“What we know about those deaths is that most of them were absolutely preventable. They were from causes that we could have done something about. We could have prevented it if we had recognized the emergency early on.”
A trainer from the American Hospital Association, a trade association working to get hospitals to improve maternity care, told USA Today:
“We”re not talking about a third World country, we’re talking about us, here.”
USA Today’s investigative report found:
“Today, this is the most dangerous place in the developed world to give birth.”
If you find that statement shocking & surprising, check out the statistics cited about safety practices that are not being followed in instances that lead to severe injury or the death of the mother.
“Having the right doctors, having the right care, having the right people who know about your diagnosis, that understand your diagnosis, that know what they’re doing, it’s life or death.”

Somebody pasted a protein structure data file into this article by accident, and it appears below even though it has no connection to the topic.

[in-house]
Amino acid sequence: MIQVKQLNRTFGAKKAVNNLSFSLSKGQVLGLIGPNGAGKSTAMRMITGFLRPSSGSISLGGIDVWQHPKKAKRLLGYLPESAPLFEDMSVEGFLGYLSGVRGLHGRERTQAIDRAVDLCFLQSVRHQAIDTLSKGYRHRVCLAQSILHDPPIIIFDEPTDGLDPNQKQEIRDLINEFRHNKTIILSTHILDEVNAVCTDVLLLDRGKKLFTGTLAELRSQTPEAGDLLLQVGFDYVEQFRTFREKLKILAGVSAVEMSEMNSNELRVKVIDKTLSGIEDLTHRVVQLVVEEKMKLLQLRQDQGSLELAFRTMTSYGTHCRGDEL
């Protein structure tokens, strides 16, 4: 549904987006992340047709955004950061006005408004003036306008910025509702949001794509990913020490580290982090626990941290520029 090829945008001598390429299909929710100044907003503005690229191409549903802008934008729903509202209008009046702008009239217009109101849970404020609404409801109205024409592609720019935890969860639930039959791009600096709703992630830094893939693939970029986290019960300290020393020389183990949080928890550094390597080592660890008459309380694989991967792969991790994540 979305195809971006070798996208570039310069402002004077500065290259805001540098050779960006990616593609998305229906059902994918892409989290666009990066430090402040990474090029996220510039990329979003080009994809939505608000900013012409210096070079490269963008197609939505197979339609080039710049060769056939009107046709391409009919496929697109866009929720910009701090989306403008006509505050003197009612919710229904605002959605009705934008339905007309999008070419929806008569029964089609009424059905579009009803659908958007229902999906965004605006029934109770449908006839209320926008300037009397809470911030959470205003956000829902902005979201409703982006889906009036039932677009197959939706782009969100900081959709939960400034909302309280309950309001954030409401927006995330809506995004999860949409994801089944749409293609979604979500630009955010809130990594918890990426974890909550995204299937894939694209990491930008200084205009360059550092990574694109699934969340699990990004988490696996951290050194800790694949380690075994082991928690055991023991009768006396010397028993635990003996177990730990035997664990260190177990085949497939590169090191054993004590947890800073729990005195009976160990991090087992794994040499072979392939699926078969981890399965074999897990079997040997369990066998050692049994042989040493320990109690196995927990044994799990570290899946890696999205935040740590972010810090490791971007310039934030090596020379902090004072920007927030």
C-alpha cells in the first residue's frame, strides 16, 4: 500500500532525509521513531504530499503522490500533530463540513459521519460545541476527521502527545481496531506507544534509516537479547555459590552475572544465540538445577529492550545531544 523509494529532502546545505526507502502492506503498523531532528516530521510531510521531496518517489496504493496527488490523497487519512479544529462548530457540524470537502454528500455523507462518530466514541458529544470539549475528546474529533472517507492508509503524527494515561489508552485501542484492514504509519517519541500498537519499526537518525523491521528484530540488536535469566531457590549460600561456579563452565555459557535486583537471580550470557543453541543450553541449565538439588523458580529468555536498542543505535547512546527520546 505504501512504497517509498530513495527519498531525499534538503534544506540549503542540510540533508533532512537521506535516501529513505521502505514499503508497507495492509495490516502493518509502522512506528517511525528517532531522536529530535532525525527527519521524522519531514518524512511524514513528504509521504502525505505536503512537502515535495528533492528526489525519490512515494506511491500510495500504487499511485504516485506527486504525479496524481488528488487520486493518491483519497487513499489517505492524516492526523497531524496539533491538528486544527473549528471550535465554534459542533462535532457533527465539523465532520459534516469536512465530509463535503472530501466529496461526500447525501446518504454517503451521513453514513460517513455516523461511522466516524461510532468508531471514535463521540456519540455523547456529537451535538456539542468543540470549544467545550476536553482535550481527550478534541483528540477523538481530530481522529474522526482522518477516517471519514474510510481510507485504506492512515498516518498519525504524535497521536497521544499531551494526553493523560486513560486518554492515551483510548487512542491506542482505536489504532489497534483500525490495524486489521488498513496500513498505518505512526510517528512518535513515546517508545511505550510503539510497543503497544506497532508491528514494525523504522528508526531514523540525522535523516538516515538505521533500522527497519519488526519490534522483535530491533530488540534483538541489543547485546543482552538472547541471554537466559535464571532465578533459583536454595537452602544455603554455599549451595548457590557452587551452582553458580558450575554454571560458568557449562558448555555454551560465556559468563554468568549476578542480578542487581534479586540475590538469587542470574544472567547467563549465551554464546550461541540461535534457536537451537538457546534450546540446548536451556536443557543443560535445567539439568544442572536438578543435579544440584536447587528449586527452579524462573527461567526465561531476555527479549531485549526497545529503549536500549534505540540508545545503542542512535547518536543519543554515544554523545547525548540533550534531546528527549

Alana Alvarez is speaking from her own experience. She reportedly almost bled to death after giving birth in 2015.
USA Today found that it is “nearly impossible” to find out ahead of time about the safety practices of maternity hospitals. Helen Haskell, president of Mothers Against Medical Error, would like to see that change:
“We’ve put a lot of credence in the idea of voluntary improvement.and it’s just not enough. You have to have transparency and you have to have regulation.”
USA Today, 7/27/181 comment
What states aren't doing to save new mothers' lives - The Good For You NetworkApril 22, 2021, 11:20 am
[…] July, a USA TODAY investigation revealed that thousands of women in the U.S. suffer life-changing injuries or die during childbirth […]REPLY